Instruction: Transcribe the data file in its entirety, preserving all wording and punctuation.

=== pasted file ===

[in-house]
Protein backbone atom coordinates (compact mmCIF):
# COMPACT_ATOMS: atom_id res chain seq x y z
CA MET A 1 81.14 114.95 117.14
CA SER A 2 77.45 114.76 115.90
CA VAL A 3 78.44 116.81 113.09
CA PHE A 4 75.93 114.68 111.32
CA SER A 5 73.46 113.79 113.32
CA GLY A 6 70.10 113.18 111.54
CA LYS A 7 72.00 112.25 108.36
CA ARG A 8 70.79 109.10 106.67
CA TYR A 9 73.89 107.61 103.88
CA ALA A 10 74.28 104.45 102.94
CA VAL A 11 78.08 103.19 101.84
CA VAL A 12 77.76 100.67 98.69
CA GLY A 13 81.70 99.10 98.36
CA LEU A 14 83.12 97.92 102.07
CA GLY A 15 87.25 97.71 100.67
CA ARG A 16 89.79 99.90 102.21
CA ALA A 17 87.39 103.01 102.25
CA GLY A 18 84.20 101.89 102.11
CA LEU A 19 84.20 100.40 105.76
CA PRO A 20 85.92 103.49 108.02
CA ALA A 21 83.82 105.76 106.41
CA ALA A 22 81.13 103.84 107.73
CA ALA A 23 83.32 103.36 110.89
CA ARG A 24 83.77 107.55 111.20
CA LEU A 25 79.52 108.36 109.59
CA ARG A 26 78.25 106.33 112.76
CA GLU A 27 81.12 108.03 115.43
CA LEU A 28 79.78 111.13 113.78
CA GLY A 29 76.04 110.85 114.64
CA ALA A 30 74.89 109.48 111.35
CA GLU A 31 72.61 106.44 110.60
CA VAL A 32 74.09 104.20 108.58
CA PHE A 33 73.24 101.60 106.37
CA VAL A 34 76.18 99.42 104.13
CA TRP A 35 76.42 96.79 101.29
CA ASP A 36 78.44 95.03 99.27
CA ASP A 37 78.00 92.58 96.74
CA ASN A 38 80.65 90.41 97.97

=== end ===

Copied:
[in-house]
Protein backbone atom coordinates (compact mmCIF):
# COMPACT_ATOMS: atom_id res chain seq x y z
CA MET A 1 81.14 114.95 117.14
CA SER A 2 77.45 114.76 115.90
CA VAL A 3 78.44 116.81 113.09
CA PHE A 4 75.93 114.68 111.32
CA SER A 5 73.46 113.79 113.32
CA GLY A 6 70.10 113.18 111.54
CA LYS A 7 72.00 112.25 108.36
CA ARG A 8 70.79 109.10 106.67
CA TYR A 9 73.89 107.61 103.88
CA ALA A 10 74.28 104.45 102.94
CA VAL A 11 78.08 103.19 101.84
CA VAL A 12 77.76 100.67 98.69
CA GLY A 13 81.70 99.10 98.36
CA LEU A 14 83.12 97.92 102.07
CA GLY A 15 87.25 97.71 100.67
CA ARG A 16 89.79 99.90 102.21
CA ALA A 17 87.39 103.01 102.25
CA GLY A 18 84.20 101.89 102.11
CA LEU A 19 84.20 100.40 105.76
CA PRO A 20 85.92 103.49 108.02
CA ALA A 21 83.82 105.76 106.41
CA ALA A 22 81.13 103.84 107.73
CA ALA A 23 83.32 103.36 110.89
CA ARG A 24 83.77 107.55 111.20
CA LEU A 25 79.52 108.36 109.59
CA ARG A 26 78.25 106.33 112.76
CA GLU A 27 81.12 108.03 115.43
CA LEU A 28 79.78 111.13 113.78
CA GLY A 29 76.04 110.85 114.64
CA ALA A 30 74.89 109.48 111.35
CA GLU A 31 72.61 106.44 110.60
CA VAL A 32 74.09 104.20 108.58
CA PHE A 33 73.24 101.60 106.37
CA VAL A 34 76.18 99.42 104.13
CA TRP A 35 76.42 96.79 101.29
CA ASP A 36 78.44 95.03 99.27
CA ASP A 37 78.00 92.58 96.74
CA ASN A 38 80.65 90.41 97.97